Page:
This Wall Street firm's delicious array of practice areas has a distinctly transactional flavor.
FRIED Frank is Manhattan-born and bred. Not to be confused with a meal at a diner, the 'Fried' is pronounced 'freed'. But the firm offers its own mouthwatering menu of opportunities to associates. Some of the world's largest financial institutions are on the client roster. One repeat customer is Goldman Sachs, which it advised on a whopping 167 M&A deals in 2016 alone.
While most of Fried Frank's 450 strong US team is housed in New York, just under 100 attorneys are in DC. There's also a sprinkling of offices in global financial centers Frankfurt, London and Paris. The firm was also in Asia but closed its offices in Hong Kong and Shanghai in 2015. While chairman David Greenwald assures us that Asia is not permanently off the menu, “our focus is on building our core practices – asset management, M&A, private equity, real estate, capital markets, finance, tax and litigation. We are also focused on aligning our European practices with our practices in the US.” Associates were drawn here in part by “the firm's great reputation for M&A, but it covers all areas of corporate law which is why it's very popular.”
Other specialist areas include litigation and finance, which along with corporate/ M&A receive rankings from our sister publication Chambers USA. But the highest accolade goes to the New York-centered real estate practice, which acts on some of the city's biggest developments. “The real estate group is super-competitive to get into, but that's because we're known for it,” insiders emphasized.
At the time of our calls, 37 of 71 junior associates were part of the corporate group in New York. Real estate in the Big Apple claimed eight junior lawyers, while litigation housed seven. The rest were in executive compensation, tax and bankruptcy. Twelve of the 71 were in DC: most in corporate, a handful in litigation, and one in each of tax, antitrust, real estate and executive compensation & employee benefits. Each department assigns work slightly differently. Staffing in corporate is controlled by an assigning partner, who mediates between partners and newbies. For the first eight months or so, new associates used to rotate around the department, but now they are placed in a specific group for three to six months. If they want to move then, they can. “It's pretty flexible and most end up where they want to be.”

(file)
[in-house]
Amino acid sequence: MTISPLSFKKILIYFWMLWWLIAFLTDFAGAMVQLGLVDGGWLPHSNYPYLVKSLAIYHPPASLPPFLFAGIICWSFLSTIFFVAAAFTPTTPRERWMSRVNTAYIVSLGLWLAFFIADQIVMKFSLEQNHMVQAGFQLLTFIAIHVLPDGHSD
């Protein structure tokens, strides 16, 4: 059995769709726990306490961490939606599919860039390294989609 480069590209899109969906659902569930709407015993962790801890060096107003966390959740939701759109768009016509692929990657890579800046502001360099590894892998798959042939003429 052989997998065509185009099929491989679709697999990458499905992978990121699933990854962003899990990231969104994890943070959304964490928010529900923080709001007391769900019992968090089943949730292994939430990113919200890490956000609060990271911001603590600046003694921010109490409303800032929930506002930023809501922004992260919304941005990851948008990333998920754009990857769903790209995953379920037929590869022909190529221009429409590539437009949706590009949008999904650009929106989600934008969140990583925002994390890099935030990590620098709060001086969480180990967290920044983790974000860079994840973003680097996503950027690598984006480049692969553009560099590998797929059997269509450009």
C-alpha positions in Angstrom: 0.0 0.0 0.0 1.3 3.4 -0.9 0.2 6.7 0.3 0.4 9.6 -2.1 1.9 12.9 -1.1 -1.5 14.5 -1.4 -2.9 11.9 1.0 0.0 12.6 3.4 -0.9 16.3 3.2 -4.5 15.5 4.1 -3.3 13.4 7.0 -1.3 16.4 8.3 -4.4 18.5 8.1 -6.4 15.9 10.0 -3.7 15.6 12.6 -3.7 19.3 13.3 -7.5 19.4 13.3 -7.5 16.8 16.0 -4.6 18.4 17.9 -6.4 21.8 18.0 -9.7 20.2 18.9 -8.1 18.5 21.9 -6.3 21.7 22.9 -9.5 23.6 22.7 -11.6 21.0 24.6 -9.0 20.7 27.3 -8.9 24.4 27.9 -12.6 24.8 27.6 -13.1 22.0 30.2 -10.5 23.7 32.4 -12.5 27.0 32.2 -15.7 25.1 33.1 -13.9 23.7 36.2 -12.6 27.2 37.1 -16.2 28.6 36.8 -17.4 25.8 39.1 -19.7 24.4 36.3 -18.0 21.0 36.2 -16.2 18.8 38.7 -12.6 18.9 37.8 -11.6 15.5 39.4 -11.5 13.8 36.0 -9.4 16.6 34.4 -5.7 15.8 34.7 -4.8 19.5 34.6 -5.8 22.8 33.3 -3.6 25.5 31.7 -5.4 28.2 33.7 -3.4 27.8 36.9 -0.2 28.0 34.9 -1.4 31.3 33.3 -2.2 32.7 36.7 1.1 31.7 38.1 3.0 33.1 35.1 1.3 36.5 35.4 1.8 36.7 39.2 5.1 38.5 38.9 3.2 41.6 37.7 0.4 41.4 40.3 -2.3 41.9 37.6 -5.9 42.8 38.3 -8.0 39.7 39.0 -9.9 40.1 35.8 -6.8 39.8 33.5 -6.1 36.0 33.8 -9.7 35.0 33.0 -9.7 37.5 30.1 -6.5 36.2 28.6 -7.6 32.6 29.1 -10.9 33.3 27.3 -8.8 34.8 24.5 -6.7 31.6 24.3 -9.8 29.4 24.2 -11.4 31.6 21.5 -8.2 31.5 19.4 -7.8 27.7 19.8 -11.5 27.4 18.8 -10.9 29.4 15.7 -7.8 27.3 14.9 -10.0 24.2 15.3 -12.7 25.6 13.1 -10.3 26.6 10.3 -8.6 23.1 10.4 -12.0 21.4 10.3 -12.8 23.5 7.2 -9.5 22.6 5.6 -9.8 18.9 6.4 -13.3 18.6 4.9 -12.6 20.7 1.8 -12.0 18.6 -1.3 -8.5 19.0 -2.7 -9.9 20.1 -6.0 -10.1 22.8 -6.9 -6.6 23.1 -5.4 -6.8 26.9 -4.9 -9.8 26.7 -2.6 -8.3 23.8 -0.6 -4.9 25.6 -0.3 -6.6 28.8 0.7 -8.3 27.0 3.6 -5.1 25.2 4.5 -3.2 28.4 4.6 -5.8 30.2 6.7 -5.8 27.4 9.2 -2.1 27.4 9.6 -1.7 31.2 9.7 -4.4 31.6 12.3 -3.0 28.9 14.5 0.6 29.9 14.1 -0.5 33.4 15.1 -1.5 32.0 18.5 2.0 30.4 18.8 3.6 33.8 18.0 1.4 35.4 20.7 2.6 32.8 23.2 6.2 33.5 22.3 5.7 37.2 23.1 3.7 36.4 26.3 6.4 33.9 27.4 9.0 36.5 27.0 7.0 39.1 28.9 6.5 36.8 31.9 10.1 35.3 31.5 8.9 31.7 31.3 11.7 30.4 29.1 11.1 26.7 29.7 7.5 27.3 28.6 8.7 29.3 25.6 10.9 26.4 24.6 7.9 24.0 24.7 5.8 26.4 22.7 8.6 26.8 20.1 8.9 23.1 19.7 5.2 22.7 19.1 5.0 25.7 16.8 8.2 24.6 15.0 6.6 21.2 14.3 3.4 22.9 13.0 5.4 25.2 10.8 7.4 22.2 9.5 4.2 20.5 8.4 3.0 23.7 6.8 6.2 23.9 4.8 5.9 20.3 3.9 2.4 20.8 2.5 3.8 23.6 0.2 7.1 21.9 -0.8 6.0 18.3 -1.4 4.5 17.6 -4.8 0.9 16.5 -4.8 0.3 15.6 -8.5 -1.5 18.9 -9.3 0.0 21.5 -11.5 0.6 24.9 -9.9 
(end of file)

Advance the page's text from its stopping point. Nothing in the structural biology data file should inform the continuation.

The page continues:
Corporate houses seven subgroups: asset management; capital markets & corporate governance; corporate real estate; finance; M&A & private equity; environmental; and IP transactional. The majority of our sources had sampled asset management. “Generally it's a lot of fund formation and maintenance. It involves negotiating with investors, drafting purchase agreements, due diligence memos, SEC filings and opinion letters.” All enthused that “they expose you to substantive work very early on, and you can see deals from start to finish.” Corporate real estaters described a focus in “four major types of transactions: acquisitions, leasing, refinancing and development. There is also a sub-sub-group which does land use work.” Insiders had been “prepping and reviewing ancillary documents, researching title issues and distilling leases.” Others described their role as “the keeper of the documents.” As Tolkienesque as that sounds, they explained that “it means that you have to keep everything organized. It's not the most glamorous role, but it gives you ground-up experience.”